Medical ‘Wonder Women’ making a difference in the region’s fight on coronavirus

Beyond Tunisia, many medical professionals across the Arab world are setting an example and giving their all to help win the battle.

Womenn the frontline. Medical staffers treating patients of the COVID-19 pandemic at al-Hakim General Hospital in Iraq’s central shrine city of Najaf. (AFP)

TUNIS–From Merit-Ptah, the ancient Egyptian healer, to Rufaida Al-Aslamia, known as the first female surgeon in Islamic history, to Tunisian pioneering doctor Tewhida Ben Cheikh, the Middle East and North Africa region has been the birthplace of unique and exceptional women medical professionals.

Today, figures show an increasingly female-dominated sector in the Arab world: Women represent 65% of the medical doctors in the United Arab Emirates (UAE) and Bahrain, 61.5% of the graduate medical residents in Oman and more than 60% of the health sector workforce in Tunisia. Women constitute 79% of the nurses in Jordan.

Their numbers include talented and dedicated health workers who, today more than ever, face the biggest and riskiest challenge of their careers.

In the face of the pandemic, which has officially infected so far about 400 people in their country, Tunisian doctors, nurses and other medical professionals have been working day and night trying to limit the damage and make a difference while increasing risk to themselves.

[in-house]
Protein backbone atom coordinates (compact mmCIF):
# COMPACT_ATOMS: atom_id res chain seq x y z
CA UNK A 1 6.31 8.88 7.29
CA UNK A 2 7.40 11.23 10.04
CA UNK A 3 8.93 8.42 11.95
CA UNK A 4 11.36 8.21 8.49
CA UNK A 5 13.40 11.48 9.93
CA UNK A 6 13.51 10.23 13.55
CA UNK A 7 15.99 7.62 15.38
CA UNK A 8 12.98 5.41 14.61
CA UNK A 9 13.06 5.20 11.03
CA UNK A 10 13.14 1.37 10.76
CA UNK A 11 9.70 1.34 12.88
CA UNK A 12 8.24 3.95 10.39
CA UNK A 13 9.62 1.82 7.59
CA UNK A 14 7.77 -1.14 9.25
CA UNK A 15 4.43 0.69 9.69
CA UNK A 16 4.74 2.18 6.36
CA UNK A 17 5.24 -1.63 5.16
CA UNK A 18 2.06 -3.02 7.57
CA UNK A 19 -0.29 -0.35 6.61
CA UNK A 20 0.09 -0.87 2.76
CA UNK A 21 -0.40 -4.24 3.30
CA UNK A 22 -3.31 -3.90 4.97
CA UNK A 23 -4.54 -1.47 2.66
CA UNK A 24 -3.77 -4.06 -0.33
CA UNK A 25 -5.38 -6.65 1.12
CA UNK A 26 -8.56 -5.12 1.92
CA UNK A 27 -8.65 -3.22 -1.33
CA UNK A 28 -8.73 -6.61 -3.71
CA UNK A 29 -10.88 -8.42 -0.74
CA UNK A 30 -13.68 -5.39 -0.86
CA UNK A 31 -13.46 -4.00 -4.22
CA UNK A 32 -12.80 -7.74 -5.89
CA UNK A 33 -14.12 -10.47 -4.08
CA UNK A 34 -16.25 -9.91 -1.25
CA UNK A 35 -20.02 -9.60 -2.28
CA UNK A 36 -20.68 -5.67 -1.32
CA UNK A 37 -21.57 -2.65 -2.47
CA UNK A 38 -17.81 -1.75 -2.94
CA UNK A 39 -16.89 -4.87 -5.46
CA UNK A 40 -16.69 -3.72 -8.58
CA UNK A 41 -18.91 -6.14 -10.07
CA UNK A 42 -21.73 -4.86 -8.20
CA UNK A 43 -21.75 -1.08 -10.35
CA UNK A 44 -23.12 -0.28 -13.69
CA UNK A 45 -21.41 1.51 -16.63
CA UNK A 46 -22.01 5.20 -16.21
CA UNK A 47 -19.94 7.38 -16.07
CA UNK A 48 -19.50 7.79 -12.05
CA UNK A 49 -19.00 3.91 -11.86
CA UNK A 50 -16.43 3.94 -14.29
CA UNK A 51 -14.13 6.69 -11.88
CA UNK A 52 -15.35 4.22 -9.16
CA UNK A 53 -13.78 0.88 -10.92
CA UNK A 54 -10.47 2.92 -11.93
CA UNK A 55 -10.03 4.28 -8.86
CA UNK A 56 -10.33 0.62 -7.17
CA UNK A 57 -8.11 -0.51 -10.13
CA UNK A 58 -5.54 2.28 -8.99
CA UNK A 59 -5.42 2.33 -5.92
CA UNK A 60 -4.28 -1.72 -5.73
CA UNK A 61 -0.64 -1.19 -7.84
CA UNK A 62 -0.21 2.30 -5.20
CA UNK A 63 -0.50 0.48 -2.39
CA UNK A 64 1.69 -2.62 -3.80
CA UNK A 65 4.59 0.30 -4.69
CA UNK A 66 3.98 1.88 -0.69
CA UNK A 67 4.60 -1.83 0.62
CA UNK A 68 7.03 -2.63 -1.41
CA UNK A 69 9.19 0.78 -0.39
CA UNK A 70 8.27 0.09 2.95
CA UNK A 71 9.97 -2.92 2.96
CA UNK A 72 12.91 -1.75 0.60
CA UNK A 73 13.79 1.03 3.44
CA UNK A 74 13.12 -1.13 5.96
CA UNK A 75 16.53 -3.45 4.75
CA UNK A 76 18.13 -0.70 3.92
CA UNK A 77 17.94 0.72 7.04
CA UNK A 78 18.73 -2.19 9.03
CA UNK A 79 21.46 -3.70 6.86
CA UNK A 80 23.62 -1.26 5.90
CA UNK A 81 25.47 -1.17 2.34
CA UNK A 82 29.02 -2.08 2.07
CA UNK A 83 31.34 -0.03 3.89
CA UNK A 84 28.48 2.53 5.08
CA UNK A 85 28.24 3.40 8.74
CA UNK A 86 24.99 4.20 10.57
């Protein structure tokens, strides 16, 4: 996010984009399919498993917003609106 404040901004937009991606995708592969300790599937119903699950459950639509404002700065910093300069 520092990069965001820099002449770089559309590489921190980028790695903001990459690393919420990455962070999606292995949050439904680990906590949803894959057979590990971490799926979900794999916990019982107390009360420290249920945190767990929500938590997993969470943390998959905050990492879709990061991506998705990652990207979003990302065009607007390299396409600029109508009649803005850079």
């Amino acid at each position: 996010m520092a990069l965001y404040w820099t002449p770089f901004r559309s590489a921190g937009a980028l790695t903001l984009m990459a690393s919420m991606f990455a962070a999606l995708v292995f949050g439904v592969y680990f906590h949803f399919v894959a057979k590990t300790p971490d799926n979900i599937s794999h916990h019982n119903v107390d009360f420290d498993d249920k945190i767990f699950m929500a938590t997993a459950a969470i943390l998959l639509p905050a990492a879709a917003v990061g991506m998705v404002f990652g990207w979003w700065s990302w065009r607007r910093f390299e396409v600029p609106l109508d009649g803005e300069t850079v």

“We can talk about real gender parity here in the health sector. Women represent 50% of the total number of doctors in the country and they also represent a 60% majority of medical school students,” Samira Merai, a lung specialist and former health and women’s affairs minister, told The Arab Weekly.

Currently head of the pulmonary diseases department at the Rabta hospital, one of the most important public health establishments in the capital, Tunis, Dr Merai underlined the importance of the role played by women in the war against the coronavirus threat. None of the female doctors is claiming any particular advantage or protection because of their gender.

“In all the hospitals of the country, I see resilient women who have pledged to work for days away from their families in order to help the country overcome the crisis,” said Dr Merai.

To lead by example and reassure the employees, the former minister was the one who took blood samples from the first suspected cases received in the hospital. Dr Merai was also the one who suggested placing all COVID-19 patients in one centralised hospital in order to facilitate their treatment and contain the disease. Other female professionals are overseeing reconstruction work aimed at expanding the medical facility’s ability to accommodate more patients. Her actions and ideas encouraged other female health-care workers to give more. “I see what they do and they make me believe in our health system,” she says, proudly.

Dr Merai is among a number of female doctors playing key roles in the war on the coronavirus in Tunisia. On the public awareness-building front, Dr Nissaf Ben Alaya, an epidemiologist and head of the National Observatory of New and Emerging Diseases, has been offering daily briefings to the media since the beginning of the crisis. Another public health figure is Dr Agnès Hamzaoui, director of the Abderrahmen Mami Hospital, the only health centre in the country exclusively dedicated to coronavirus patients.